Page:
It's definitely interesting to think about, and I agree that in many ways it would likely lead to great net benefit than an IP regime, but it could also generate many other problems, especially in situations of independent generation or incidental copying -- as well as long, and drawn out legal fights over these situations as well as a determination of what is, in fact, fair. The paper does try to address the latter point with three responses, but I'm sure this won't be enough for some.

Either way, this is certainly an interesting paper that contributes to this ongoing discussion.


Reader Comments (rss)

(Flattened / Threaded)

  •  
    identicon
    Anonymous Coward, May 24th, 2010 @ 8:05am

    the error is to assume that the same amount of innovation would occur without financial reward, specifically a financial reward big enough to cover the expense of the development. i think that alone is the reason why a purely social system (as attempted in many communist and socialist countries) pretty much fails to achieve results at the same speed and same breadth that happens under the current system.

    the first amendment doesnt trump all. that is why there are actually property rights that limit what others can do. if you dont think so, go try to walk into a random house in texas. just make sure you are wearing a bullet proof vest (darn second amendment).

     

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      keven sutton, May 24th, 2010 @ 8:30am

      Re:

      "i think that alone is the reason why a purely social system (as attempted in many communist and socialist countries) pretty much fails to achieve results at the same speed and same breadth that happens under the current system."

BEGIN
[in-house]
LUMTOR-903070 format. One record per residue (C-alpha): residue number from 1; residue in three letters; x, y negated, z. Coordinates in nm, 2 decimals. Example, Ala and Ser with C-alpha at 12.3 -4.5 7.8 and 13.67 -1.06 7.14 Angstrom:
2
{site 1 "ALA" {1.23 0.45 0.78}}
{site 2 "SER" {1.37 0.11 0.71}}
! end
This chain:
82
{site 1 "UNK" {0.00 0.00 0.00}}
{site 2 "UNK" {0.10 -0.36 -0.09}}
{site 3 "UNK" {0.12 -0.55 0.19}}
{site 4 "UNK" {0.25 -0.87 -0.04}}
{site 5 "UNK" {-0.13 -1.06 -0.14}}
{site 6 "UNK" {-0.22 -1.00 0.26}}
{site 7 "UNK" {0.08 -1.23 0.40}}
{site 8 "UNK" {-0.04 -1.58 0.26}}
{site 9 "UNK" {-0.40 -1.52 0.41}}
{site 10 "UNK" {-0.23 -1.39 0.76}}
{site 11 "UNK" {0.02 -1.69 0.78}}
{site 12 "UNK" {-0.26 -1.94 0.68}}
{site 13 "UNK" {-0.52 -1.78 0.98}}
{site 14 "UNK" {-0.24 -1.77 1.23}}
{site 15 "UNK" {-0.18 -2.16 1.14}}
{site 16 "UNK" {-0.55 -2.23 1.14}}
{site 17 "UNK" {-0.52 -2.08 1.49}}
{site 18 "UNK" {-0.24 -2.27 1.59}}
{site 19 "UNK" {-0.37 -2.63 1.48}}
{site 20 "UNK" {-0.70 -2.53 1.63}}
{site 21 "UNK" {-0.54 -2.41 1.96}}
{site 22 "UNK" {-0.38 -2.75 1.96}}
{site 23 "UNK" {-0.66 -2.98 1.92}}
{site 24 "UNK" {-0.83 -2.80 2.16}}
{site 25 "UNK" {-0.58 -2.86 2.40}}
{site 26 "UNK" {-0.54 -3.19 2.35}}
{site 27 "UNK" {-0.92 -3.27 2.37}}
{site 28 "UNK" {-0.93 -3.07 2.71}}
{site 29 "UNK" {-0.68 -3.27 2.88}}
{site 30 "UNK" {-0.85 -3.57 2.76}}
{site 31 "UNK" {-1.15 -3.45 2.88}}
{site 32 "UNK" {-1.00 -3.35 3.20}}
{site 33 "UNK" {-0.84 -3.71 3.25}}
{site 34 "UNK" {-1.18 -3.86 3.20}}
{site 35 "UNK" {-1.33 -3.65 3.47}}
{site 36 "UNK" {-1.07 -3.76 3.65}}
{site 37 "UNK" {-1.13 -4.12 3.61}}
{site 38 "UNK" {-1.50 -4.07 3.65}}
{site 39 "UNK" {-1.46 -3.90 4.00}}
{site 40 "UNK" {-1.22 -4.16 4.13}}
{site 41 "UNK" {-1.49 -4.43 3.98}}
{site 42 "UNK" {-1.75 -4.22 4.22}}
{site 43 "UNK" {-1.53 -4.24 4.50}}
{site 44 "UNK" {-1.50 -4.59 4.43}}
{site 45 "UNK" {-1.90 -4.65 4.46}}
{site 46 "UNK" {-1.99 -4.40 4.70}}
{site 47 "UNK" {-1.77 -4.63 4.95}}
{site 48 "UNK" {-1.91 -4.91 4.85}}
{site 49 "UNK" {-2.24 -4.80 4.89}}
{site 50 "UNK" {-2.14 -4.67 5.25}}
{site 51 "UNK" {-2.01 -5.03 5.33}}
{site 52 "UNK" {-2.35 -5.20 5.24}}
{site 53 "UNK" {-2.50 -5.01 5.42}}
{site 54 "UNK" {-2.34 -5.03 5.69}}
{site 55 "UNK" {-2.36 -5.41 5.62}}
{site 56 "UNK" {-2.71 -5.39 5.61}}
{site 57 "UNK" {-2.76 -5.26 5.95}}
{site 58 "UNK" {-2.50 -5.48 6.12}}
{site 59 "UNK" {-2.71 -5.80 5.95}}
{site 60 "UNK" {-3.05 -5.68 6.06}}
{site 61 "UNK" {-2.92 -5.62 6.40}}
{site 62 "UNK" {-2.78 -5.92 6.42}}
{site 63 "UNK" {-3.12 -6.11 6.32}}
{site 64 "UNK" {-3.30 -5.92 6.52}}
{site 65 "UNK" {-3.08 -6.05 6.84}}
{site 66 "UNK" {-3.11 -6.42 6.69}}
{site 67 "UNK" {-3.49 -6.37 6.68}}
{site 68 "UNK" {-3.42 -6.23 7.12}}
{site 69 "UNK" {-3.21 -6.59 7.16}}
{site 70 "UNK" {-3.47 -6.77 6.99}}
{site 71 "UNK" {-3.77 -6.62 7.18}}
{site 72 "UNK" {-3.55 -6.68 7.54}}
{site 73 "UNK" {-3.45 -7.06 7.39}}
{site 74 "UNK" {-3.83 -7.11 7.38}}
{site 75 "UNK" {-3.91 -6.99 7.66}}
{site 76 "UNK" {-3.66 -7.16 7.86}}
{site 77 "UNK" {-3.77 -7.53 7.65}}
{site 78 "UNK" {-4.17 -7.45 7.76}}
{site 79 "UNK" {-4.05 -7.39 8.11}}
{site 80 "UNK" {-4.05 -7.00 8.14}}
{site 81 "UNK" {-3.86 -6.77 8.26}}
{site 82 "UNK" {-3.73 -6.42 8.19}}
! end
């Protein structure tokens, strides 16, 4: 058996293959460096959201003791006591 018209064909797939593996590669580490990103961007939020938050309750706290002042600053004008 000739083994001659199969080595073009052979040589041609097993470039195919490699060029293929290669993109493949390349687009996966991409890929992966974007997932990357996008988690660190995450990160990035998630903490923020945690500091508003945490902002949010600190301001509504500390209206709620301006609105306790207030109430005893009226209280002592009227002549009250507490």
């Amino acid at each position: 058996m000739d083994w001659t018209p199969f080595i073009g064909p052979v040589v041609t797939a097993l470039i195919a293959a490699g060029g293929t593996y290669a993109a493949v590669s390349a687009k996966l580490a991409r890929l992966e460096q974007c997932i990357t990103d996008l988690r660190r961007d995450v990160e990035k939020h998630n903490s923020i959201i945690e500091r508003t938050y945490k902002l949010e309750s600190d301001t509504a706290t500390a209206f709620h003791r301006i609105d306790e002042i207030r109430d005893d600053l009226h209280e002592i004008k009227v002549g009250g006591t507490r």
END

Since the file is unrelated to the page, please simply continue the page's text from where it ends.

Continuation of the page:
I think this has more to due with the economics of the area than quality of innovation. For example, if you look at the emergence of Dadaism and expressionism from Germany (which is arguably the root of all artistic movements after it) you'll find a depth of creativity that is difficult to find in contemporary art.

      I'd say that the slow innovation of most socialist and communist states had more to do with poor economic choices such as Isolationism.

       

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        Anonymous Coward, May 24th, 2010 @ 8:34am

        Re: Re:

        socialist systems often do very well in narrow areas of focus, considering russia and the space race. but in order for that to happen, they fail as an overall system, which is the key for most citizens. in the end, any system should be about the overall quality of life of its citizens over the longer run, not a short run of political self-interest.

         

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          Dark Helmet (profile), May 24th, 2010 @ 9:04am

          Re: Re: Re:

          "considering russia and the space race"

          Hmm, probably not the best example. The USSR's success in the space race was largely due to the totalitarian way they operated with their share of the German scientists we and they both exported. While that might be seen as a strength in that case, it didn't involve much in the way of actual Russian innovation...

           

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            angry dude, May 24th, 2010 @ 9:19am

            Re: Re: Re: Re:

            ?????????????

            The german scientists were dead and buried in siberian camps long before Sputnik was launched

            Better read some history, punk

             

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              Dark Helmet (profile), May 24th, 2010 @ 9:40am

              Re: Re: Re: Re: Re:

              "The german scientists were dead and buried in siberian camps long before Sputnik was launched

              Better read some history, punk"